• RANGE DESIGN
  • MODULAR SHOOTING SOLUTIONS
  • BULLET TRAPS
  • SHOOTING STALLS
  • CEILING GUARDS
  • TARGET RETRIEVAL SYSTEMS
  • METAL FABRICATION & DESIGN
  • HVAC

Bullet Trajectory, Drop & Trap Specifications in Indoor & Outdoor Shooting Ranges

Not all shooting ranges are created equal. Some cater to the long gun crowd, while others are sidearm orientated. Others are strictly shotgun for shooting clays like trap or skeet. Indoors ranges are generally restricted to sidearms, though some provide 50 yard ranges and can accommodate smaller caliber rifles, but most indoor venues are restricted…

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What Happened to Range Time? How Much Does Gun Range Time Cost & What Record Keeping is Recommended?

It is given that the more range time we log, the more likely we will perform better in any given deadly encounter. Most law enforcement agencies require qualifications as least biannually, with quarterly training mandatory or about four hours of range time per year. Most experienced shooters will advocate an hour every two months minimum,…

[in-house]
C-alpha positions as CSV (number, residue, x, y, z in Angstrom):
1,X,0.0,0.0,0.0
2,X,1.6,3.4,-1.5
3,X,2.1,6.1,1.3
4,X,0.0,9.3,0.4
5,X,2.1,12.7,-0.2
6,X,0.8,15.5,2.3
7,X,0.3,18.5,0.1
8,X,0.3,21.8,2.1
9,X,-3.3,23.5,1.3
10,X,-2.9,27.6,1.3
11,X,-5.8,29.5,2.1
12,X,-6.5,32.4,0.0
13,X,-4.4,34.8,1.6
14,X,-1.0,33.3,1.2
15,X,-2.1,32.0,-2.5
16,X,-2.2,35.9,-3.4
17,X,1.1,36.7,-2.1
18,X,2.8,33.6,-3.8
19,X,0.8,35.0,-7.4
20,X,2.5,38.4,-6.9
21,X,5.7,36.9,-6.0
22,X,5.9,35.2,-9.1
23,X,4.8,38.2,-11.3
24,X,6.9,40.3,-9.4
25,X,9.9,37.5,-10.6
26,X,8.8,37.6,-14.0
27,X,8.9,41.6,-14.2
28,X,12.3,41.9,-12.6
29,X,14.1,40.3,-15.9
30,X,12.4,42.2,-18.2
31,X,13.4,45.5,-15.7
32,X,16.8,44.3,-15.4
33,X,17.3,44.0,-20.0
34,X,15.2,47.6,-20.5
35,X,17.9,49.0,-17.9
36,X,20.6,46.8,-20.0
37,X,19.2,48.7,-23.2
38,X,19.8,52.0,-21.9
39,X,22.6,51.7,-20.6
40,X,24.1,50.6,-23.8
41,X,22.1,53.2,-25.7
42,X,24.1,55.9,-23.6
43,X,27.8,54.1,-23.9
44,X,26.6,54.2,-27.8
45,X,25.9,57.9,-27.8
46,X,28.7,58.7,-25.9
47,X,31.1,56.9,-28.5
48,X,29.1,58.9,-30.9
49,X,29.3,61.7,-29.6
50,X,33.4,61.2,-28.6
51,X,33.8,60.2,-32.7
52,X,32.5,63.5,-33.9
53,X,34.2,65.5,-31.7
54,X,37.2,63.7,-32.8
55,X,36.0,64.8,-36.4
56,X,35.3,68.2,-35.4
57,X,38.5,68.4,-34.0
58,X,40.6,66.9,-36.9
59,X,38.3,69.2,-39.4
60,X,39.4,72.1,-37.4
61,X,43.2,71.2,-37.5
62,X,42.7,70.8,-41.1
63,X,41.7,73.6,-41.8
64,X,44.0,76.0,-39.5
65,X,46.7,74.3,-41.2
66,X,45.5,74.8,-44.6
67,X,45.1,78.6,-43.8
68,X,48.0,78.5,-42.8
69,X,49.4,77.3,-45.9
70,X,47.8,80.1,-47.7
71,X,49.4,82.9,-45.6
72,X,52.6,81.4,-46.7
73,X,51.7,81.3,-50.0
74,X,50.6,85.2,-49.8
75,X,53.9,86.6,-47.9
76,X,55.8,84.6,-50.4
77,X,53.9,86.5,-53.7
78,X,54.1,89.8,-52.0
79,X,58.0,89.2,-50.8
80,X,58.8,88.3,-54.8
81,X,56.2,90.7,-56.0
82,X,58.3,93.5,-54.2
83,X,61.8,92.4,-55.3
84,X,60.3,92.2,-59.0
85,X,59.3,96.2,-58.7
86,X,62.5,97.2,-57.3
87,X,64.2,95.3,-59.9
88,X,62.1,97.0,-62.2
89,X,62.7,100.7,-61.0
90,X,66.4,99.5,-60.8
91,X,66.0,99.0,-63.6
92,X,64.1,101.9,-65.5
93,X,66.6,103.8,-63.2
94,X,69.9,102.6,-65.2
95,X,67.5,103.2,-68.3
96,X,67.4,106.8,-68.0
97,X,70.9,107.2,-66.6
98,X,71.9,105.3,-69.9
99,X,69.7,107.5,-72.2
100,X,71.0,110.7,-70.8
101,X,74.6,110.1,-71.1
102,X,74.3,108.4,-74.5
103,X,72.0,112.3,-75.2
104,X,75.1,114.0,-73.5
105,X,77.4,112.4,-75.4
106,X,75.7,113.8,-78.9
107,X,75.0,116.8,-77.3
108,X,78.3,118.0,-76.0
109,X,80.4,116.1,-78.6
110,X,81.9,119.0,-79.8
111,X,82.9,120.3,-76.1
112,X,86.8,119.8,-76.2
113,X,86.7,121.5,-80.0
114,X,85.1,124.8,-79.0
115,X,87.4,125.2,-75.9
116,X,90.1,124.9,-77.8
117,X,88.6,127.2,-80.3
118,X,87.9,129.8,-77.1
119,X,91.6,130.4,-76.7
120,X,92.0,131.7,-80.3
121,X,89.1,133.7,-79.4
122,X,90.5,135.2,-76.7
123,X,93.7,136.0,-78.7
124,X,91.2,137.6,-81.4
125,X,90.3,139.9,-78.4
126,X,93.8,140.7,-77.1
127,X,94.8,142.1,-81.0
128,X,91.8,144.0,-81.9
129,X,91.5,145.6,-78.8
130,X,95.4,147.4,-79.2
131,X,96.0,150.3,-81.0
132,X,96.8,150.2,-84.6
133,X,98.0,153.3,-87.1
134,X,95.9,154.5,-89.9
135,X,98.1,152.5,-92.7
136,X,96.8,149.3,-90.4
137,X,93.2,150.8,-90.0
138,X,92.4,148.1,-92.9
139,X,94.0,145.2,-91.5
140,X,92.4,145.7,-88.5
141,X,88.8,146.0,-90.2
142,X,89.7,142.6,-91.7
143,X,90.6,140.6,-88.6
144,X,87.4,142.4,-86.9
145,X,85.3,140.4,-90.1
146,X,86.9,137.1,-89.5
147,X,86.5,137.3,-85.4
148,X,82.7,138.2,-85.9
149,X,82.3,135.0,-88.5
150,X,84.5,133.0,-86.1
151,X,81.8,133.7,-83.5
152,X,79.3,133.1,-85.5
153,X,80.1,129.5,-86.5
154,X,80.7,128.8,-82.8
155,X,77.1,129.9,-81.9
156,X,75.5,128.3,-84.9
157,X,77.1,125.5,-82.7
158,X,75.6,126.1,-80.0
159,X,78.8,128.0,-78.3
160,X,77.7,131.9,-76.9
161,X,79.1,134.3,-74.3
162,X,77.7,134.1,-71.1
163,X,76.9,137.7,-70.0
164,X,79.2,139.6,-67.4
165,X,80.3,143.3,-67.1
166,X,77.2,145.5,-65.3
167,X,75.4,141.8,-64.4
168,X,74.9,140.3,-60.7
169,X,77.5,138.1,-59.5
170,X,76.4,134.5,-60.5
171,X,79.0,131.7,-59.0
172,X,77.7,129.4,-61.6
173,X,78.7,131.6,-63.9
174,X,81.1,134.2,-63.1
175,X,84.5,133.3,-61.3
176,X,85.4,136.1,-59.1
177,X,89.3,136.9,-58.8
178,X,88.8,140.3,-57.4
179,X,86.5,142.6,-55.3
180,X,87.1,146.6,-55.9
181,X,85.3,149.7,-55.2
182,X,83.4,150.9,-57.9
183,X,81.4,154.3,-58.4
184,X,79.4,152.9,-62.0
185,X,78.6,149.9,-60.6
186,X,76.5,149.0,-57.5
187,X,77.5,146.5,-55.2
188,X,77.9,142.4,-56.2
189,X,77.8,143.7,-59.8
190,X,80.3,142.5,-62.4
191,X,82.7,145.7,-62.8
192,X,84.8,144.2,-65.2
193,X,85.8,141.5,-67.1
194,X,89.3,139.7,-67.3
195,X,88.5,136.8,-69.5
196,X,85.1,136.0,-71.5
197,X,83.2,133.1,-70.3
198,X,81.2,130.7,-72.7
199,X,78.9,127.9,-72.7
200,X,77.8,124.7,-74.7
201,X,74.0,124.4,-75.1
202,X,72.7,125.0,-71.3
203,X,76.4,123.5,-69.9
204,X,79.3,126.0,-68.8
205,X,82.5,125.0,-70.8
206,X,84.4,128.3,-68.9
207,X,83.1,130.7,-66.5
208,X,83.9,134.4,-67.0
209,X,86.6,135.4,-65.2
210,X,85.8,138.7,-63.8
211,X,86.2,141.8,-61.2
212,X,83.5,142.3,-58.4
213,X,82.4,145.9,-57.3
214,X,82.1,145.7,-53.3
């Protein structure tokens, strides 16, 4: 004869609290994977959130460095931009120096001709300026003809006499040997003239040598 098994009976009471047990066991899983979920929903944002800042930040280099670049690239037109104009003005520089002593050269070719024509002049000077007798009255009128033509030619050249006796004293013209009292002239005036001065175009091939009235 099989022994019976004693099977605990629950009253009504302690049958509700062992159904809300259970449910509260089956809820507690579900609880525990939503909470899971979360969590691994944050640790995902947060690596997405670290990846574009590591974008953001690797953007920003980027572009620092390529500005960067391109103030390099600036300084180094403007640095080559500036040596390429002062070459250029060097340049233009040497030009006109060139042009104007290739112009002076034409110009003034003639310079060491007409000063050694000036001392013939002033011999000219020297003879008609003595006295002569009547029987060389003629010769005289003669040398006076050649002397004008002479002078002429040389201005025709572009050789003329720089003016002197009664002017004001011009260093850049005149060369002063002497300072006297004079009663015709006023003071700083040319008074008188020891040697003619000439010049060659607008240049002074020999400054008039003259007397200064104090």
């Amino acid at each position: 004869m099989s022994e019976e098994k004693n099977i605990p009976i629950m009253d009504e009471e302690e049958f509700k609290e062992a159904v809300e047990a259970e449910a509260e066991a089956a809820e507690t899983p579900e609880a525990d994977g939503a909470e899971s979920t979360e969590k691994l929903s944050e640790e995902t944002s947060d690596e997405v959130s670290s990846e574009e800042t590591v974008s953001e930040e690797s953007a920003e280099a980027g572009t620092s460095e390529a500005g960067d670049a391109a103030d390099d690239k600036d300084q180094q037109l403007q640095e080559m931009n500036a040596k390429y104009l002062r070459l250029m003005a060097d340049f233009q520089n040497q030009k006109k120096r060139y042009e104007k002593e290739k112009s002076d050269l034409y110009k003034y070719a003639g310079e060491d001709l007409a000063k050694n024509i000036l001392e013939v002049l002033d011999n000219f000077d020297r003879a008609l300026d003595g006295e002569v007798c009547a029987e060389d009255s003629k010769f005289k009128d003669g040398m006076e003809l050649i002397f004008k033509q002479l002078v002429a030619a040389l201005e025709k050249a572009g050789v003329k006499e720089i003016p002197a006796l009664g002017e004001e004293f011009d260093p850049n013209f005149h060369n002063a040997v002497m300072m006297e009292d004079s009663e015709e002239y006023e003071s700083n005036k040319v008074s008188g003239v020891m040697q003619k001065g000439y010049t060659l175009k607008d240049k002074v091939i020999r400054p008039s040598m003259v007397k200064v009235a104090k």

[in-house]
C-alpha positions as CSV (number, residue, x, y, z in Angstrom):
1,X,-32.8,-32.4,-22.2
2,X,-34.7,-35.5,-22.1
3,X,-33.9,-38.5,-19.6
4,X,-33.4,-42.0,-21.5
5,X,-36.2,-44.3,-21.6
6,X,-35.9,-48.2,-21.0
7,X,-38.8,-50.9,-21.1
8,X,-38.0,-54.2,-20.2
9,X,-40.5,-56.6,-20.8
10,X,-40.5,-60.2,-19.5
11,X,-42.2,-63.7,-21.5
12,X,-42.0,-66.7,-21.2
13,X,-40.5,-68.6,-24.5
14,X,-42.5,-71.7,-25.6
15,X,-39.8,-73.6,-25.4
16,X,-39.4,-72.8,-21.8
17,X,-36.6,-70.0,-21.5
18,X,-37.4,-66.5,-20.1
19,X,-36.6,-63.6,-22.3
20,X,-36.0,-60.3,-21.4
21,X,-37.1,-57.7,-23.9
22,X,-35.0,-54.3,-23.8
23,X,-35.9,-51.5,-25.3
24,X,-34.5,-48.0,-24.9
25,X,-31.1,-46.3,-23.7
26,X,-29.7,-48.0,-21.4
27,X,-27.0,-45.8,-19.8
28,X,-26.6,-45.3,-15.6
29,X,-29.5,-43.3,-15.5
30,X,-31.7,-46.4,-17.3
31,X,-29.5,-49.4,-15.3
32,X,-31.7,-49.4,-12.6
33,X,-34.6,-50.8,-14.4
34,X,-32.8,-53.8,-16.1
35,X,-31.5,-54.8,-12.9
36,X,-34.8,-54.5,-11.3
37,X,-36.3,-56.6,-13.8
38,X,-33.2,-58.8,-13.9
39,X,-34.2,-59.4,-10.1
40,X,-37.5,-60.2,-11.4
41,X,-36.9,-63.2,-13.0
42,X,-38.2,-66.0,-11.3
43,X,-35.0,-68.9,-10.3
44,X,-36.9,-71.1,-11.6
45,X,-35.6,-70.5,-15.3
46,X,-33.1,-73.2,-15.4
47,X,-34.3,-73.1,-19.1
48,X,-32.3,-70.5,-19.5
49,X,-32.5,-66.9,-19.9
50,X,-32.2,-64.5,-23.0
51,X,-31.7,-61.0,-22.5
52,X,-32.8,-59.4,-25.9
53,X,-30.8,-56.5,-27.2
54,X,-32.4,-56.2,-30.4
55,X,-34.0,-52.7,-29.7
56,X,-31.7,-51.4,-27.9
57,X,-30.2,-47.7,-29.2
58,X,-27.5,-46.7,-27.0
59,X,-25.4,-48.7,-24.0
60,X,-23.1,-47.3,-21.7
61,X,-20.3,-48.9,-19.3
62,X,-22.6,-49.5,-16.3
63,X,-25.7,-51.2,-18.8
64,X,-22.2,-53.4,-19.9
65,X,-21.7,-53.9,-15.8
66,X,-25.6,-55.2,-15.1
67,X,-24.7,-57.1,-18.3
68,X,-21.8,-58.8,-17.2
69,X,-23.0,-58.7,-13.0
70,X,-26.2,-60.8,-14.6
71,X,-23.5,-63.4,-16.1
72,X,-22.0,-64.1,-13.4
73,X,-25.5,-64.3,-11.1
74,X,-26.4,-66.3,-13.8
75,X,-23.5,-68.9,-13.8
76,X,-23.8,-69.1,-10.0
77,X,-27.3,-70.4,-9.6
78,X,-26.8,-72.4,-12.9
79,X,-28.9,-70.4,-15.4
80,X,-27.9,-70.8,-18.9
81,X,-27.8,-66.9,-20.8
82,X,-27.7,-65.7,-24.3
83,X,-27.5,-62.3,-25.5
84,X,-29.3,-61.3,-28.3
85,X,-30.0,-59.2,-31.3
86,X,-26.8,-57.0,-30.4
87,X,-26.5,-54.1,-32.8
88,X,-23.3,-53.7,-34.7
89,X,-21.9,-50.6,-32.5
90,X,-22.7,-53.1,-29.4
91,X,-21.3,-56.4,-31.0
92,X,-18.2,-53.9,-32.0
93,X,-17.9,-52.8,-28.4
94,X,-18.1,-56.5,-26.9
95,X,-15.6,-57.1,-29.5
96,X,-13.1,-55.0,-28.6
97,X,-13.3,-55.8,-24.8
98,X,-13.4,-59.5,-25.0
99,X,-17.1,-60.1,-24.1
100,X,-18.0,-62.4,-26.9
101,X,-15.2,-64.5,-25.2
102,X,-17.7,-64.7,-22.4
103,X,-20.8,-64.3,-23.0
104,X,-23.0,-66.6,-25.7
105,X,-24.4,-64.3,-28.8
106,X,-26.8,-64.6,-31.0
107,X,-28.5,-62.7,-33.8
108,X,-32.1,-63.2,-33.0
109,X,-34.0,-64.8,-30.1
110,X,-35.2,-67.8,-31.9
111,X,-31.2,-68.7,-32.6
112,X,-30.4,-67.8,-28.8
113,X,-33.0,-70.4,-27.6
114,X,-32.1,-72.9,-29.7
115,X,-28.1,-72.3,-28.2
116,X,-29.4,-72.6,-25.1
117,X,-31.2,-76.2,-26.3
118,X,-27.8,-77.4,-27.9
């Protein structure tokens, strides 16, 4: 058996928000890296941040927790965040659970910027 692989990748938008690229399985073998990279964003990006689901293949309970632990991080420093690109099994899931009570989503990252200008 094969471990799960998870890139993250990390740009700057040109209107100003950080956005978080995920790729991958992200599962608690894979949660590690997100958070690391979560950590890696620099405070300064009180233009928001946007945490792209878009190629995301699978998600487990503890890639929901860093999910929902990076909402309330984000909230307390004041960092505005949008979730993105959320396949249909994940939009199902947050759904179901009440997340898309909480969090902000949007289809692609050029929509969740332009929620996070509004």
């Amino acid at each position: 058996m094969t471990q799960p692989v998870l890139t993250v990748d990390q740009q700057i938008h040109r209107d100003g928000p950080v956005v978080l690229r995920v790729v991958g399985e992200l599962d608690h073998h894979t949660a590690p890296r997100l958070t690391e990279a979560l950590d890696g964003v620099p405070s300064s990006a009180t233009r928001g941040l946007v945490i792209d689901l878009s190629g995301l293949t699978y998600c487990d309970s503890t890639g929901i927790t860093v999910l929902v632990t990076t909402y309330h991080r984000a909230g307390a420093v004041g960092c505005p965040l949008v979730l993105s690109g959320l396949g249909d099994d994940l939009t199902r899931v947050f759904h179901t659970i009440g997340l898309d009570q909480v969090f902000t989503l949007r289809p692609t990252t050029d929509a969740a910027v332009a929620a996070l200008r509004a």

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Multiple Interactive Learning Objectives; Milo Range Live Fire Firearms Training Simulator for Law Enforcement, Military & Civilian Instruction

With modern technology, shooting ranges are able to provide better training for our law enforcement and military agencies, particularly with the newer and exciting training simulator called Milo Range. More and more indoor ranges are being designed with these modern milo range rooms where they can have more diverse and completed scenarios. With these scenarios…

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Pistons & Bullets Part 2; Bullet Trajectory, How Far Can a Bullet Travel Before it Falls, Minie Ball During the American Civil & Crimean War

Earlier we explored round ball and black powder and compared the bullet to a piston. Early firearms were smoothbore weapons firing a sub-caliber bullet. The bullet was smaller to accommodate the fouling that would build up in the bore. Wadding was placed over the powder, the bullet dropped in and rammed with a over-wadding covering…

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Pistons & Bullets Part 1; How Does a Gun Fire a Bullet & How Does the Formula for Potential Kinetic Energy Come Into Play?

Ever pondered the fact that a firearm like an automotive engine is a heat engine? A heat engine simply converts heat energy created from chemical energy to mechanical energy. In the car, the engine ingests air containing oxygen, and combines with a hydrocarbon fuel, ignites and uses the resultant heat to create expanding gas that…

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